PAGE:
Benjamin Moser’s Sontag: Her Life and Work (Ecco) succeeds as it does—magnificently, humanely—by displaying the same intellectual purchase, curiosity, and moral capaciousness to which his subject laid so inspiring and noble a claim over a lifetime. Susan Sontag was a difficult, galvanic presence in American arts and letters for half a century, and her biographer takes her measure with unfailing intelligence, honesty, and sympathy.
So far, so blurby. (Yet heartfelt.) But there was a glaring problem with Sontag, of course: the fantastical scarecrow unpleasantness she could turn on anyone—friend, lover, helper—who provided her with what she so deeply wanted, namely, love and admiration. She had a stintless, palpably delusional psychic investment in a sort of Shaken Baby story. Having come out of nowhere in the early 1960s to become world-famous for her brilliance and beauty, she never lost a sense of herself as the lonely teenage babysitter with the precocious literary aspirations. We were her dumb, childish, pajama-clad charges, dull and runny-nosed, staring at the TV in a stupor. We needed shaking (it was true), so she shook us till our necks snapped. Not good, not morally capacious. Her bullying pedantry—veering at any moment into sadistic contempt for anyone standing within range—was both her tragic flaw and a revelation of her unceasing, unspoken loneliness and insecurity.
Moser doesn’t gloss over Sontag’s cruelty, the pain she meted out to friendly others even while priding herself on regarding the pain of other others with great (and real) compassion. He is in fact at his finest—graceful, tactful, scrupulous, unerringly insightful—when recounting the manifold sources of Sontag’s emotional distress. It’s all here: the loss of the father; the drunken, cold, catastrophic mother; Sontag’s encumbering guilt over her lesbianism; the strange relationship with her son; the terrifying, unassimilable vulnerability to cancer. Sontag experienced enormous pain in her life, and it made for a deep, unsettled pathos in her character. Moser’s biography is a stunningly generous gift—to readers, obviously, but also to his subject. He is patient with her, truthful yet tender, recognizing both what was thrilling and what was cursed about her. I cried at the end.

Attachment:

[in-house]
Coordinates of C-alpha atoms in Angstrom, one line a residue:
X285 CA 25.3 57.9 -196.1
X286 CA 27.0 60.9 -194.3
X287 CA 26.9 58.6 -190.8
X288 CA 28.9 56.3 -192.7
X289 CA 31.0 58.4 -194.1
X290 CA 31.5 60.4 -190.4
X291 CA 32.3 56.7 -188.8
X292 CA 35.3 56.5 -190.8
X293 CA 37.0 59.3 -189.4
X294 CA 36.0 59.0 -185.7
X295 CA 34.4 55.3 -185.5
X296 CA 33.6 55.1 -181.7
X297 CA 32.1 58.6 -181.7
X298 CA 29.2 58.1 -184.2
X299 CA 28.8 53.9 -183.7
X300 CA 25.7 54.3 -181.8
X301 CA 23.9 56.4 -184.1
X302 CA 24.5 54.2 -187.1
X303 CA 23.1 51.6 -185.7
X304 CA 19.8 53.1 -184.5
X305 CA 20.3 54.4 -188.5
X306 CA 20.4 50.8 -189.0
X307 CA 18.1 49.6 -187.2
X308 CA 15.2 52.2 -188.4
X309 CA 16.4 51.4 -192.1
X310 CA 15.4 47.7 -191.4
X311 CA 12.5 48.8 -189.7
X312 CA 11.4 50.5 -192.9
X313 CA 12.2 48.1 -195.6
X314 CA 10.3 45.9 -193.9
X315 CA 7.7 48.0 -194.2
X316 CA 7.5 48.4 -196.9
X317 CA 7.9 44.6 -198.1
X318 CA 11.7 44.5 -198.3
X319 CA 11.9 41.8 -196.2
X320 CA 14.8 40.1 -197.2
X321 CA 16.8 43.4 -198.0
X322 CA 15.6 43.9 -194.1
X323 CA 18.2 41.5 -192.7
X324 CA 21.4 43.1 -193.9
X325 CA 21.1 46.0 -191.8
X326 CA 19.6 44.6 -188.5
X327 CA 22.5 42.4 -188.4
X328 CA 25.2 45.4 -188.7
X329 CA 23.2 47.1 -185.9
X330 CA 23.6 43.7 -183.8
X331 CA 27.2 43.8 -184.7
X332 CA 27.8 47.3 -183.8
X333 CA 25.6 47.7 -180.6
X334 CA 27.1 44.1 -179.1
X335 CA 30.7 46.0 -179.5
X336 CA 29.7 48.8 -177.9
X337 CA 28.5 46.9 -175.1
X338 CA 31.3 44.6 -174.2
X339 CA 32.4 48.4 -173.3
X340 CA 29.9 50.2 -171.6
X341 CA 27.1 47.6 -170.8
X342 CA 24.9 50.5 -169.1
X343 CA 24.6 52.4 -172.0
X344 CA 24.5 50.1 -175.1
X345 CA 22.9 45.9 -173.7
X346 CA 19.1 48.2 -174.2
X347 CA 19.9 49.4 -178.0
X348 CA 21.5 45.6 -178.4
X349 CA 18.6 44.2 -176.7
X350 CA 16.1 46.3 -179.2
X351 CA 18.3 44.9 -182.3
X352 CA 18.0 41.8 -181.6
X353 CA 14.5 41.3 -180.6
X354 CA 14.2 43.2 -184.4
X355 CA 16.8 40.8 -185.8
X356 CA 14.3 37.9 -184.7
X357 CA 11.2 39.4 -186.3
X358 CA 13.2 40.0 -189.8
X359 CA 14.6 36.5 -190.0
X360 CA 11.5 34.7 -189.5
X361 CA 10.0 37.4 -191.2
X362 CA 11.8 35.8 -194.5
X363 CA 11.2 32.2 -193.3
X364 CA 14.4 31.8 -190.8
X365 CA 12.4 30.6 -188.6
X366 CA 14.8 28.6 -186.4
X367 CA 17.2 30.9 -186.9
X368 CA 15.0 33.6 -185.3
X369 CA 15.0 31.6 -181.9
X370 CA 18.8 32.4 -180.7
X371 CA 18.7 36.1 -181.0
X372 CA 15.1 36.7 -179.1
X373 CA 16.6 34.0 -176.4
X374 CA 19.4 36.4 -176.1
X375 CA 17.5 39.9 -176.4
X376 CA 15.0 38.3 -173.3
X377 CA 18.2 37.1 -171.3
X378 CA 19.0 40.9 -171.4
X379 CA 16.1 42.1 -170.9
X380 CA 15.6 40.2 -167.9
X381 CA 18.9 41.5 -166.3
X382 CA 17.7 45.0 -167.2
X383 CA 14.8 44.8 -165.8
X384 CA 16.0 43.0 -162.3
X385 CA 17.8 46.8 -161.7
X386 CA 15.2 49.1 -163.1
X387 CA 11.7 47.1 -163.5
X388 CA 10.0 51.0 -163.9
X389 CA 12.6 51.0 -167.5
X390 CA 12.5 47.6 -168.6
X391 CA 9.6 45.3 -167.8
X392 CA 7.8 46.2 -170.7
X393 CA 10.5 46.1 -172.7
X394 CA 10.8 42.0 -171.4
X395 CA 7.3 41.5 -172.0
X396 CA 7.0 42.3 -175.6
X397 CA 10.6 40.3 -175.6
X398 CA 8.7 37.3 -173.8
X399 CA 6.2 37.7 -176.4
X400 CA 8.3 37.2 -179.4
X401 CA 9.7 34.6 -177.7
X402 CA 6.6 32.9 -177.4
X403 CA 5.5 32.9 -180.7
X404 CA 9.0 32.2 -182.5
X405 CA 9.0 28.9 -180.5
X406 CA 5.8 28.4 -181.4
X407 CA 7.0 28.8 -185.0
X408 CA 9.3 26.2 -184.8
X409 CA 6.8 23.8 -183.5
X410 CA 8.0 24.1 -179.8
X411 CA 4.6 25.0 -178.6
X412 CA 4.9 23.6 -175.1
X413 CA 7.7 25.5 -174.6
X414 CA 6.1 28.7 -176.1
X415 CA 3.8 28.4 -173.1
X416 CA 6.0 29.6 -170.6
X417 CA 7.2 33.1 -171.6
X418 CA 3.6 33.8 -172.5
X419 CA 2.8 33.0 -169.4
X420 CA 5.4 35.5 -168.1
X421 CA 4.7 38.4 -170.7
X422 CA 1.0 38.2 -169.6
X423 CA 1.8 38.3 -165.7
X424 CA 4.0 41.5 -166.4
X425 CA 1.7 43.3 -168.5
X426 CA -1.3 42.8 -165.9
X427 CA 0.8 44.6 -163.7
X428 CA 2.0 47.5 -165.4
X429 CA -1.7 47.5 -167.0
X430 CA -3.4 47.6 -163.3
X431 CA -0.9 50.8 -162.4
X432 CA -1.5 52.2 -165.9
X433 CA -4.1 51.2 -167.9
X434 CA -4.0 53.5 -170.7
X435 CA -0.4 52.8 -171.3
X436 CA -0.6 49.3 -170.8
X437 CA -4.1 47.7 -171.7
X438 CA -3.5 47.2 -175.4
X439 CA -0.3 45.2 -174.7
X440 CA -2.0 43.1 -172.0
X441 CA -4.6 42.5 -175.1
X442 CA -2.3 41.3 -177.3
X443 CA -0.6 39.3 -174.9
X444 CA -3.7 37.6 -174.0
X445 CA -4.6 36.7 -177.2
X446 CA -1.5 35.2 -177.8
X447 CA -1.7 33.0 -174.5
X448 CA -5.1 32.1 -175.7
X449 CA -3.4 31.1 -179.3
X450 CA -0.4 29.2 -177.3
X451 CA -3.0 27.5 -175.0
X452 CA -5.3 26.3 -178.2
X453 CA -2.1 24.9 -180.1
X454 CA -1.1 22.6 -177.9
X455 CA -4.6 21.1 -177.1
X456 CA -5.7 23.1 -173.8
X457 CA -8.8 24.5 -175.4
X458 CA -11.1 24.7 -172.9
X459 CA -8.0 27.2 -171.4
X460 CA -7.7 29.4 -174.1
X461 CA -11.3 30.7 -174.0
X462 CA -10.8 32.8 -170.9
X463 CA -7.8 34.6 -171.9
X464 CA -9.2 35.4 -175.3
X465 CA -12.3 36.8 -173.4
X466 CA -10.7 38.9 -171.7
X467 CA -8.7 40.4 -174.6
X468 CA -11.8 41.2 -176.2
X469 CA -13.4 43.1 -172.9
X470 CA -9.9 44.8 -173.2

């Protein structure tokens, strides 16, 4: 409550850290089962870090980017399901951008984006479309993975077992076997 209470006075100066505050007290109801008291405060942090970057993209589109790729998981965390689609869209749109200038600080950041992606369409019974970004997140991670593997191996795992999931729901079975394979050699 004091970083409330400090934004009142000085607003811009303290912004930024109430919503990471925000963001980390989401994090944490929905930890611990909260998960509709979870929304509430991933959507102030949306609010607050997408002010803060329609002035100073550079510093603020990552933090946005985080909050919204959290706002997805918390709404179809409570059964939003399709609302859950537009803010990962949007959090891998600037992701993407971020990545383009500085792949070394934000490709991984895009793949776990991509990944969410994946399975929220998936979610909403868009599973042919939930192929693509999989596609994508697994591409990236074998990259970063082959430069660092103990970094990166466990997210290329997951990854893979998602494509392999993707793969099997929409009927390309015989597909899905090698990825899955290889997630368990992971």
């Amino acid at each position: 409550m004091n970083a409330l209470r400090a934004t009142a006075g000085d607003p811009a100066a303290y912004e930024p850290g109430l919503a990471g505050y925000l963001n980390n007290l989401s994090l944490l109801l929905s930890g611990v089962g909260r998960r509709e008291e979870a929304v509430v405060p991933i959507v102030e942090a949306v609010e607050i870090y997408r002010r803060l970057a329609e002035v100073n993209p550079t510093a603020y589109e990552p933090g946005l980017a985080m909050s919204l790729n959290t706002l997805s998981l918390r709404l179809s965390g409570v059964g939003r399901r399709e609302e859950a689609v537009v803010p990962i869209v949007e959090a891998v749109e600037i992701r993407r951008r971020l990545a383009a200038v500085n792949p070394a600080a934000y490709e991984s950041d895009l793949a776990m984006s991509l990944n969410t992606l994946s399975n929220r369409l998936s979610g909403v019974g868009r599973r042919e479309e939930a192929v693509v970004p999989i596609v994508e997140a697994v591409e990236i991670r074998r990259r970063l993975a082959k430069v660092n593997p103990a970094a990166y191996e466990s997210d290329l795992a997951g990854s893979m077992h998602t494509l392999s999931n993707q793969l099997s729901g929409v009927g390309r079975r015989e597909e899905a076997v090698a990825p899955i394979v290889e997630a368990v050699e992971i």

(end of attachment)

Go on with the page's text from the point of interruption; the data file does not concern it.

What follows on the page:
Terry Castle teaches at Stanford University and wrote about Sontag in the Professor: A Sentimental Education (Harper Perennial, 2011), a volume of personal essays.